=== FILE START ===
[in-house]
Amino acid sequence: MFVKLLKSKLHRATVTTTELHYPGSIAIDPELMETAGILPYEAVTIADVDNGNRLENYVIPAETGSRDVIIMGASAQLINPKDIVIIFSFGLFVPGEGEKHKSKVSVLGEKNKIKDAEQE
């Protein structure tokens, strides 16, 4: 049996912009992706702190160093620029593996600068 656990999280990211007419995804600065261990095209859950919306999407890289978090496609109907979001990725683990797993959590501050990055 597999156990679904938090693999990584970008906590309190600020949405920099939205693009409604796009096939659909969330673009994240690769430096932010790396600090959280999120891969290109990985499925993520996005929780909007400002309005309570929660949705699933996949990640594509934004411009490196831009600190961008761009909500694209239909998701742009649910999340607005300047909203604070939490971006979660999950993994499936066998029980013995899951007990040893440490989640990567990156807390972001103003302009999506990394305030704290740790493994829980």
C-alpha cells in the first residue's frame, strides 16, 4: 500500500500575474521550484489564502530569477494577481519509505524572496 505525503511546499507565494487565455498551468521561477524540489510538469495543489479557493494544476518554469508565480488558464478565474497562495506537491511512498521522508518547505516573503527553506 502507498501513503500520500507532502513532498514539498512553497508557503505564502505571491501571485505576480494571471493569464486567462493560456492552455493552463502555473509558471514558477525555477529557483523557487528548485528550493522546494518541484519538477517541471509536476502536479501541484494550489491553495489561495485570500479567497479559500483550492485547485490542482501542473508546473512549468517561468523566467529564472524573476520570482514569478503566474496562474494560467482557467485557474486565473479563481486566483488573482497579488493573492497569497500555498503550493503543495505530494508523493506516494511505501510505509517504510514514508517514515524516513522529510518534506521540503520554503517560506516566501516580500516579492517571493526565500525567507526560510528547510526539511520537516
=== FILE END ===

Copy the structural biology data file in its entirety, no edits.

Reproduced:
[in-house]
Amino acid sequence: MFVKLLKSKLHRATVTTTELHYPGSIAIDPELMETAGILPYEAVTIADVDNGNRLENYVIPAETGSRDVIIMGASAQLINPKDIVIIFSFGLFVPGEGEKHKSKVSVLGEKNKIKDAEQE
């Protein structure tokens, strides 16, 4: 049996912009992706702190160093620029593996600068 656990999280990211007419995804600065261990095209859950919306999407890289978090496609109907979001990725683990797993959590501050990055 597999156990679904938090693999990584970008906590309190600020949405920099939205693009409604796009096939659909969330673009994240690769430096932010790396600090959280999120891969290109990985499925993520996005929780909007400002309005309570929660949705699933996949990640594509934004411009490196831009600190961008761009909500694209239909998701742009649910999340607005300047909203604070939490971006979660999950993994499936066998029980013995899951007990040893440490989640990567990156807390972001103003302009999506990394305030704290740790493994829980």
C-alpha cells in the first residue's frame, strides 16, 4: 500500500500575474521550484489564502530569477494577481519509505524572496 505525503511546499507565494487565455498551468521561477524540489510538469495543489479557493494544476518554469508565480488558464478565474497562495506537491511512498521522508518547505516573503527553506 502507498501513503500520500507532502513532498514539498512553497508557503505564502505571491501571485505576480494571471493569464486567462493560456492552455493552463502555473509558471514558477525555477529557483523557487528548485528550493522546494518541484519538477517541471509536476502536479501541484494550489491553495489561495485570500479567497479559500483550492485547485490542482501542473508546473512549468517561468523566467529564472524573476520570482514569478503566474496562474494560467482557467485557474486565473479563481486566483488573482497579488493573492497569497500555498503550493503543495505530494508523493506516494511505501510505509517504510514514508517514515524516513522529510518534506521540503520554503517560506516566501516580500516579492517571493526565500525567507526560510528547510526539511520537516